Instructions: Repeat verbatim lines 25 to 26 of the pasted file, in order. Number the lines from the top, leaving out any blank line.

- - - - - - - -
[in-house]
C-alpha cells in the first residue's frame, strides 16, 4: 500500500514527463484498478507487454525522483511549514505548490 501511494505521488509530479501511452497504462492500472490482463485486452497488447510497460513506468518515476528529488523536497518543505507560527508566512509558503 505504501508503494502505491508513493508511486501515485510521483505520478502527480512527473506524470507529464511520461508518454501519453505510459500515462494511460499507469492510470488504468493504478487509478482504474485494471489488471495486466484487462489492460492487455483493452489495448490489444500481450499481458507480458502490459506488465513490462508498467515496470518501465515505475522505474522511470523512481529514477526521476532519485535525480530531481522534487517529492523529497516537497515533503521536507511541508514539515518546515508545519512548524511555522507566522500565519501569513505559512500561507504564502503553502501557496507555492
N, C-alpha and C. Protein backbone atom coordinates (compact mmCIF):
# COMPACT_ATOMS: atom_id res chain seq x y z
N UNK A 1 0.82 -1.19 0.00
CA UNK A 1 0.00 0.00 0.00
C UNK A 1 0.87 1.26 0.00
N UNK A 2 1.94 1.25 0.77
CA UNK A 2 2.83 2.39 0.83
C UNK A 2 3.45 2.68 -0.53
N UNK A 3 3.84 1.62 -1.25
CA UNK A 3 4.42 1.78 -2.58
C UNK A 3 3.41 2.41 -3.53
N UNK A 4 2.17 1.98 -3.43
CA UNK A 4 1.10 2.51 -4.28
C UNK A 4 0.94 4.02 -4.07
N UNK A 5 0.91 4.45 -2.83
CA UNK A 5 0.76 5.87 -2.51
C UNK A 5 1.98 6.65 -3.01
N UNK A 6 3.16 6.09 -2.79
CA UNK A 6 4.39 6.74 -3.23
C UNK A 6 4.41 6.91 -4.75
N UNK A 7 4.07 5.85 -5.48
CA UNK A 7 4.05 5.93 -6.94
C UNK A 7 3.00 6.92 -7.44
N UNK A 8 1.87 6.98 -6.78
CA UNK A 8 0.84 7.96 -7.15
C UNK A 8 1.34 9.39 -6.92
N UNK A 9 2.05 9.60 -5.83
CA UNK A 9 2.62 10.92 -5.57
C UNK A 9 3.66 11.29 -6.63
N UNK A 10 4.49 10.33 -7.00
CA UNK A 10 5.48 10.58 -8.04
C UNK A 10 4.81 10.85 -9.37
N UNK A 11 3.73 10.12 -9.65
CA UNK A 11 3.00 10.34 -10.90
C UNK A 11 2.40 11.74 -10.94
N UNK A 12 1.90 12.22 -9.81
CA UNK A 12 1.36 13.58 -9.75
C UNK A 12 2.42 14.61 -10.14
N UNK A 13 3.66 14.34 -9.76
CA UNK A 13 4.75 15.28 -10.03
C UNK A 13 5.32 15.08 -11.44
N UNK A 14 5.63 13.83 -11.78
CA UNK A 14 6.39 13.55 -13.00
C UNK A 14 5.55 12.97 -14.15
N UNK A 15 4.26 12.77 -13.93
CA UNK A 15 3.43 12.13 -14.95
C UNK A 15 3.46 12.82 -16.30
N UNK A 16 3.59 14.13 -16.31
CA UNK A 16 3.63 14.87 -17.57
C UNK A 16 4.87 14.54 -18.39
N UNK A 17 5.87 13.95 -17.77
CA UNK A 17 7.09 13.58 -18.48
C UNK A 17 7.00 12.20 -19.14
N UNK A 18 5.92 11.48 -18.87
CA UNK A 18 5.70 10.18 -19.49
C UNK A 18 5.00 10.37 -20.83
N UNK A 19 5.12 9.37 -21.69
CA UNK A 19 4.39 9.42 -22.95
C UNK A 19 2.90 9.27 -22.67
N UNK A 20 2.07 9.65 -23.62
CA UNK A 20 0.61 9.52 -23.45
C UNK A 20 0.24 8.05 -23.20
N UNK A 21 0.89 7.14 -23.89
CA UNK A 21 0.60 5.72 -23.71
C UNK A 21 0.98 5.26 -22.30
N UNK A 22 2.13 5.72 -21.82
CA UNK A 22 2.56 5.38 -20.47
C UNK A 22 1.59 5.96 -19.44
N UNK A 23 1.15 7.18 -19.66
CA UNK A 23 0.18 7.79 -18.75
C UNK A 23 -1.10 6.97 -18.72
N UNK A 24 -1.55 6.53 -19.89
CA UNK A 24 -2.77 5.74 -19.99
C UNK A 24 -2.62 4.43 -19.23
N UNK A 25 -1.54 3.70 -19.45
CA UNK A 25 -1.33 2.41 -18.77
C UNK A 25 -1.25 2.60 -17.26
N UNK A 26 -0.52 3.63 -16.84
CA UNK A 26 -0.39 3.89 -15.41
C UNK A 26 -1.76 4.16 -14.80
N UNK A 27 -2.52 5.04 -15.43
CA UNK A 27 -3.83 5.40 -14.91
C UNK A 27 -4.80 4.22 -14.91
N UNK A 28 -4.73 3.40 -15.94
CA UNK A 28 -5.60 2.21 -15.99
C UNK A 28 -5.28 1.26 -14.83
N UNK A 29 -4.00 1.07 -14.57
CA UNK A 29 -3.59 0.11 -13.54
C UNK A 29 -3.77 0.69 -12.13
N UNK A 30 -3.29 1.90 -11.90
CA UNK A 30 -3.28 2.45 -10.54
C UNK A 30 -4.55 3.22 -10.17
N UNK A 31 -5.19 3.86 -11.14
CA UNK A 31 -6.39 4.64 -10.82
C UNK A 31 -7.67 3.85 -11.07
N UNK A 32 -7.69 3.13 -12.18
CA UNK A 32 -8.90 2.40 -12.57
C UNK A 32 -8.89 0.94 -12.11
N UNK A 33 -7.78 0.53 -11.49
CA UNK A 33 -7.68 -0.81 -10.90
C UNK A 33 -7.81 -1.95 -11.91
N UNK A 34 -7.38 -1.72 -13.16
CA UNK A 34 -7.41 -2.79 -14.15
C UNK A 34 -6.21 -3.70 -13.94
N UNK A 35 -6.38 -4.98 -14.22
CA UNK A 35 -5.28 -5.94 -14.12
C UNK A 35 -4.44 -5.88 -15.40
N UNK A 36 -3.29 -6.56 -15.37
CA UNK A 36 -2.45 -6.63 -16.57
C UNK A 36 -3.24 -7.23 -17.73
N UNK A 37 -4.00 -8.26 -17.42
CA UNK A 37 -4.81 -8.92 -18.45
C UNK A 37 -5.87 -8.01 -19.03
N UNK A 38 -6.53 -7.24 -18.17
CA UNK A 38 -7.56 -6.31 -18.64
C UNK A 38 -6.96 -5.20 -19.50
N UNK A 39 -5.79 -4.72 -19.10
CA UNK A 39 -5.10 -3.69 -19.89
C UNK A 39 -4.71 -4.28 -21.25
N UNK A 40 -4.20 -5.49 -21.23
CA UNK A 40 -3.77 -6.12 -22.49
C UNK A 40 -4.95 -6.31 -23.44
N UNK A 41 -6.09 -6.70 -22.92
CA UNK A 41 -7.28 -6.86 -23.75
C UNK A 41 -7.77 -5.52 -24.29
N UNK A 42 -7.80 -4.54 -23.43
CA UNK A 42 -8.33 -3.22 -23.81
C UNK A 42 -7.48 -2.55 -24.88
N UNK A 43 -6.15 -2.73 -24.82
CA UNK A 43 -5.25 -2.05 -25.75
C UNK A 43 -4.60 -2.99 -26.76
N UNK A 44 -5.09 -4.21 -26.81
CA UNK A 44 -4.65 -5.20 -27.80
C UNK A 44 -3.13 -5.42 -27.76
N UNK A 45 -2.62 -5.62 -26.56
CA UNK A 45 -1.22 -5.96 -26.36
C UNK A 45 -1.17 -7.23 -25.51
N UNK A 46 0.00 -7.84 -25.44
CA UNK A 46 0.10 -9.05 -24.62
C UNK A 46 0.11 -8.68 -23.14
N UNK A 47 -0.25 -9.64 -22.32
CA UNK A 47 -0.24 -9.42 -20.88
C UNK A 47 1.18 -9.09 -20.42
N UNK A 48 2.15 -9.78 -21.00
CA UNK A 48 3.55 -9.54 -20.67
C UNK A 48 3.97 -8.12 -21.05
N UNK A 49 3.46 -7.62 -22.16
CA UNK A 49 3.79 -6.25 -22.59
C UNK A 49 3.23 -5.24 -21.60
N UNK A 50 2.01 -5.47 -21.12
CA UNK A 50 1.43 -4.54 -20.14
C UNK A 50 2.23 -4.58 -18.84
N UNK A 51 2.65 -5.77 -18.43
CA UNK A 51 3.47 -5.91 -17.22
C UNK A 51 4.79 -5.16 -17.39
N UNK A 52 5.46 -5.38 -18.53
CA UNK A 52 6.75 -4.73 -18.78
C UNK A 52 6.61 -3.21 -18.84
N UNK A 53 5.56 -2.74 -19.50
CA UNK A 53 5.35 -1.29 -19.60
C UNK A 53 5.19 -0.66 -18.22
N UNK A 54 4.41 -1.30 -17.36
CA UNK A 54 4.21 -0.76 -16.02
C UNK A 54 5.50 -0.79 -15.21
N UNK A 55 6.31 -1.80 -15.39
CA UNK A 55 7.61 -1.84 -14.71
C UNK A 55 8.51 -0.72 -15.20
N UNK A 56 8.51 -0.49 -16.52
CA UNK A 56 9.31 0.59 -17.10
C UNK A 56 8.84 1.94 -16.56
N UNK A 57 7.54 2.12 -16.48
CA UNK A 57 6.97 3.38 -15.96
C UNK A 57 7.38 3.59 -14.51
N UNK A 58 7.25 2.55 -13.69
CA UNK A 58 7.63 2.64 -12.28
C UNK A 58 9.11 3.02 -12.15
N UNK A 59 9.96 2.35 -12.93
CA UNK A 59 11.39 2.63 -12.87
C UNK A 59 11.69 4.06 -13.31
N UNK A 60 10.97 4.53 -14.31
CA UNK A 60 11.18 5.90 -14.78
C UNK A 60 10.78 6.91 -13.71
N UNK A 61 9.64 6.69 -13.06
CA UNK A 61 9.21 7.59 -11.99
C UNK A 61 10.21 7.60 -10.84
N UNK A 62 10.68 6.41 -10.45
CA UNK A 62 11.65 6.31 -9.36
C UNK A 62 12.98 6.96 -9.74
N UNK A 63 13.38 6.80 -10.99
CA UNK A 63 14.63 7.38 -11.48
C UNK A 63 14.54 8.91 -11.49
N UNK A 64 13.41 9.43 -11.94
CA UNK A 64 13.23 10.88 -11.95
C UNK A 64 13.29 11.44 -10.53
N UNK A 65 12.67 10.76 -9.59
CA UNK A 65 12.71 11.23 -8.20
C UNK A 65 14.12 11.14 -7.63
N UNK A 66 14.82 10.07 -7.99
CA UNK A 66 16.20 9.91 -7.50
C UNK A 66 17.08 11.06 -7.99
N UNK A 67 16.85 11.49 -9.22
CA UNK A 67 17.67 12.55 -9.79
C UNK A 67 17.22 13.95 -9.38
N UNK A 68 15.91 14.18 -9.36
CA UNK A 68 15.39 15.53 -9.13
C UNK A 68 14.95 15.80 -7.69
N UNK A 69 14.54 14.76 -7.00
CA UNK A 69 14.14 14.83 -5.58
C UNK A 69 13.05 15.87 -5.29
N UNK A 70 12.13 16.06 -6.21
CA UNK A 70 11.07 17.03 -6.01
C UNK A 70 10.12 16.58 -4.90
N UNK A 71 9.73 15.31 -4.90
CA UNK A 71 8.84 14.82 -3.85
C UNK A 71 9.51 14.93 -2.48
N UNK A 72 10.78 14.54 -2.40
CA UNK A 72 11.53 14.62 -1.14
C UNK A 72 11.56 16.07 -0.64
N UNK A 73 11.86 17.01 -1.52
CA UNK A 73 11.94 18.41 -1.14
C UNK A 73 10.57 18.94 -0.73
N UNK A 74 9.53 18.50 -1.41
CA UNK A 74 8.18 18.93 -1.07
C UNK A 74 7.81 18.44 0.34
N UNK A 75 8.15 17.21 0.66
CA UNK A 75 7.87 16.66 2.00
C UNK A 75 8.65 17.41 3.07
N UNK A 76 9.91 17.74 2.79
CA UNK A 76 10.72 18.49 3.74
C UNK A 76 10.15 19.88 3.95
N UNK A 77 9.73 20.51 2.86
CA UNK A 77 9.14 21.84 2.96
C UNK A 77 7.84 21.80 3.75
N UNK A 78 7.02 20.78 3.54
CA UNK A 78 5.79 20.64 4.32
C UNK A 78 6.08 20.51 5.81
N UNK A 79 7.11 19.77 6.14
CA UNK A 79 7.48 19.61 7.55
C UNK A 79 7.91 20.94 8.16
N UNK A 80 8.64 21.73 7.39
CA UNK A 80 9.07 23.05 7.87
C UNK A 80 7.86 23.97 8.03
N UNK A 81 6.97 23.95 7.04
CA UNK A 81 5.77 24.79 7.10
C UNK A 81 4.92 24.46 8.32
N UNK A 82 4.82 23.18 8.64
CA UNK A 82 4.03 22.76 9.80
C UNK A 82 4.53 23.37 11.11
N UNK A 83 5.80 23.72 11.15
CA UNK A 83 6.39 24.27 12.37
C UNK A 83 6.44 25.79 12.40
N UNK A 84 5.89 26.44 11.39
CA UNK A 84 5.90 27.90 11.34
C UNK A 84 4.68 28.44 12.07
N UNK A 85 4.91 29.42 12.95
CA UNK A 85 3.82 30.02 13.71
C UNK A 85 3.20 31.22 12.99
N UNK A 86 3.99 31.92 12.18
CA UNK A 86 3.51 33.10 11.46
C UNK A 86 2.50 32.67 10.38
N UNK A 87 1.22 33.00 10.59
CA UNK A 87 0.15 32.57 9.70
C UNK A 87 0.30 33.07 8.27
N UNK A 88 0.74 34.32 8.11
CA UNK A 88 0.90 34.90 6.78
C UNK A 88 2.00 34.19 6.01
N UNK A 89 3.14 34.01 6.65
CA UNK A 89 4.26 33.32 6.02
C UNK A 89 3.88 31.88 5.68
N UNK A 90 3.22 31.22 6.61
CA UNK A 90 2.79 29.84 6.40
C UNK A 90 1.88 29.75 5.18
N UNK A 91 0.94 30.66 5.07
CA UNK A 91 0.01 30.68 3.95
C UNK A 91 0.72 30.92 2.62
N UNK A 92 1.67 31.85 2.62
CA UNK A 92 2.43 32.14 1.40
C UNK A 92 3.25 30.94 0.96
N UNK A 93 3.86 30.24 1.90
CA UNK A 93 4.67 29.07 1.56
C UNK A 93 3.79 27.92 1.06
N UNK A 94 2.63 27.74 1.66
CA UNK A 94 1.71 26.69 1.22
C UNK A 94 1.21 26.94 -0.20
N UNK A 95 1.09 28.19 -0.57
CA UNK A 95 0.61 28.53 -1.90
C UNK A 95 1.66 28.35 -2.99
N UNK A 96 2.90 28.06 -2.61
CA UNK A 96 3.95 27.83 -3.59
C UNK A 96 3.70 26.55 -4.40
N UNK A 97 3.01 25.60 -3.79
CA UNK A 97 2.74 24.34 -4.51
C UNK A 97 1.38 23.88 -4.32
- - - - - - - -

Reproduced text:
C UNK A 7 3.00 6.92 -7.44
N UNK A 8 1.87 6.98 -6.78